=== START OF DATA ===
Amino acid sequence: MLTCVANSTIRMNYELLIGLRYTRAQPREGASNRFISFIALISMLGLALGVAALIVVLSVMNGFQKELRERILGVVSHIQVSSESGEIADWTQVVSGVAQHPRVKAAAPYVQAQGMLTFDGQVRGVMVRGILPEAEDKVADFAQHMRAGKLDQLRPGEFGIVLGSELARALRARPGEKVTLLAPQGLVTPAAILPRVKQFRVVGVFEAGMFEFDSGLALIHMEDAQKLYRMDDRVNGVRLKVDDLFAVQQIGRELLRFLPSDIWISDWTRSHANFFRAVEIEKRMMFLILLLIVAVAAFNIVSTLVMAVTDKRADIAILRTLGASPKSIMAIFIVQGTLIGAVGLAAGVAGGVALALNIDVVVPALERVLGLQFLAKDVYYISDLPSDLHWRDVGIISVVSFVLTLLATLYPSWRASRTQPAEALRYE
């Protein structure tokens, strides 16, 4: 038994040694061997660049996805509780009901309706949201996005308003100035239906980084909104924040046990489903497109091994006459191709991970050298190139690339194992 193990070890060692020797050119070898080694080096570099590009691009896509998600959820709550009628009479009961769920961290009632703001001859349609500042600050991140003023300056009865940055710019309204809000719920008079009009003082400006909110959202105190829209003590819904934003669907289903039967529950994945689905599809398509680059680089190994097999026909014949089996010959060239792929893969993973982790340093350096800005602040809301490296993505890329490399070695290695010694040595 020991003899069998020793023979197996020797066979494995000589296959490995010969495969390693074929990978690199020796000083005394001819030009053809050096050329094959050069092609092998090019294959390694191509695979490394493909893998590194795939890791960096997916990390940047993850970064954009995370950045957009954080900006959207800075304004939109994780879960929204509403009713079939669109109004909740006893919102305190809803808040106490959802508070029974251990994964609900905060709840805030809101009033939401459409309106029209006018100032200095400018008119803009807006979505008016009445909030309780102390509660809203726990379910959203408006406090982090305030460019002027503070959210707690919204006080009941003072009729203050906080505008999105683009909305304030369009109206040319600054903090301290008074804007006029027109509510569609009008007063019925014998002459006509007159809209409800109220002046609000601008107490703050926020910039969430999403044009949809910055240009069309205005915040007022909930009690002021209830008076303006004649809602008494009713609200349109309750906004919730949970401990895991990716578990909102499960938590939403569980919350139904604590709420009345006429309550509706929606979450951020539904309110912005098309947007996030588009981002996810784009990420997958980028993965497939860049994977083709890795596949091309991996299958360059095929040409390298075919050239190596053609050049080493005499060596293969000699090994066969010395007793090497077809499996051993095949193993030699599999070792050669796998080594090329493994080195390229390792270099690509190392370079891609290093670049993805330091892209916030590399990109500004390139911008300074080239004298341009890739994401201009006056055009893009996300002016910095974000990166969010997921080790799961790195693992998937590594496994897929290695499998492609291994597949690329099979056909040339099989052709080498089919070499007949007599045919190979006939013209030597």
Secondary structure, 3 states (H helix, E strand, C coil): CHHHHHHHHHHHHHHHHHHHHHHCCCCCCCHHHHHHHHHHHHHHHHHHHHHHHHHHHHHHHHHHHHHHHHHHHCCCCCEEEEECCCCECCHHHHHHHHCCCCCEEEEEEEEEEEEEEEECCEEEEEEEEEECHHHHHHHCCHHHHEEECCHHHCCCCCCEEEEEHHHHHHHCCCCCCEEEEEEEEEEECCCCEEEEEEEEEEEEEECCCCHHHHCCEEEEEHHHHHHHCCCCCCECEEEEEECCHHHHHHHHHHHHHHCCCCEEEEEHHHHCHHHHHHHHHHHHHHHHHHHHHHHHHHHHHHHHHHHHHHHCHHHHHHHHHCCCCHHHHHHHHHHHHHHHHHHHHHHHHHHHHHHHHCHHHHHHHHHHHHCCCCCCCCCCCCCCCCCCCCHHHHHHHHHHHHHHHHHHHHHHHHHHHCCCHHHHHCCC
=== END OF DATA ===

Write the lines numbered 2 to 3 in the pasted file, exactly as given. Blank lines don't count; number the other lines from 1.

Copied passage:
């Protein structure tokens, strides 16, 4: 038994040694061997660049996805509780009901309706949201996005308003100035239906980084909104924040046990489903497109091994006459191709991970050298190139690339194992 193990070890060692020797050119070898080694080096570099590009691009896509998600959820709550009628009479009961769920961290009632703001001859349609500042600050991140003023300056009865940055710019309204809000719920008079009009003082400006909110959202105190829209003590819904934003669907289903039967529950994945689905599809398509680059680089190994097999026909014949089996010959060239792929893969993973982790340093350096800005602040809301490296993505890329490399070695290695010694040595 020991003899069998020793023979197996020797066979494995000589296959490995010969495969390693074929990978690199020796000083005394001819030009053809050096050329094959050069092609092998090019294959390694191509695979490394493909893998590194795939890791960096997916990390940047993850970064954009995370950045957009954080900006959207800075304004939109994780879960929204509403009713079939669109109004909740006893919102305190809803808040106490959802508070029974251990994964609900905060709840805030809101009033939401459409309106029209006018100032200095400018008119803009807006979505008016009445909030309780102390509660809203726990379910959203408006406090982090305030460019002027503070959210707690919204006080009941003072009729203050906080505008999105683009909305304030369009109206040319600054903090301290008074804007006029027109509510569609009008007063019925014998002459006509007159809209409800109220002046609000601008107490703050926020910039969430999403044009949809910055240009069309205005915040007022909930009690002021209830008076303006004649809602008494009713609200349109309750906004919730949970401990895991990716578990909102499960938590939403569980919350139904604590709420009345006429309550509706929606979450951020539904309110912005098309947007996030588009981002996810784009990420997958980028993965497939860049994977083709890795596949091309991996299958360059095929040409390298075919050239190596053609050049080493005499060596293969000699090994066969010395007793090497077809499996051993095949193993030699599999070792050669796998080594090329493994080195390229390792270099690509190392370079891609290093670049993805330091892209916030590399990109500004390139911008300074080239004298341009890739994401201009006056055009893009996300002016910095974000990166969010997921080790799961790195693992998937590594496994897929290695499998492609291994597949690329099979056909040339099989052709080498089919070499007949007599045919190979006939013209030597």
Secondary structure, 3 states (H helix, E strand, C coil): CHHHHHHHHHHHHHHHHHHHHHHCCCCCCCHHHHHHHHHHHHHHHHHHHHHHHHHHHHHHHHHHHHHHHHHHHCCCCCEEEEECCCCECCHHHHHHHHCCCCCEEEEEEEEEEEEEEEECCEEEEEEEEEECHHHHHHHCCHHHHEEECCHHHCCCCCCEEEEEHHHHHHHCCCCCCEEEEEEEEEEECCCCEEEEEEEEEEEEEECCCCHHHHCCEEEEEHHHHHHHCCCCCCECEEEEEECCHHHHHHHHHHHHHHCCCCEEEEEHHHHCHHHHHHHHHHHHHHHHHHHHHHHHHHHHHHHHHHHHHHHCHHHHHHHHHCCCCHHHHHHHHHHHHHHHHHHHHHHHHHHHHHHHHCHHHHHHHHHHHHCCCCCCCCCCCCCCCCCCCCHHHHHHHHHHHHHHHHHHHHHHHHHHHCCCHHHHHCCC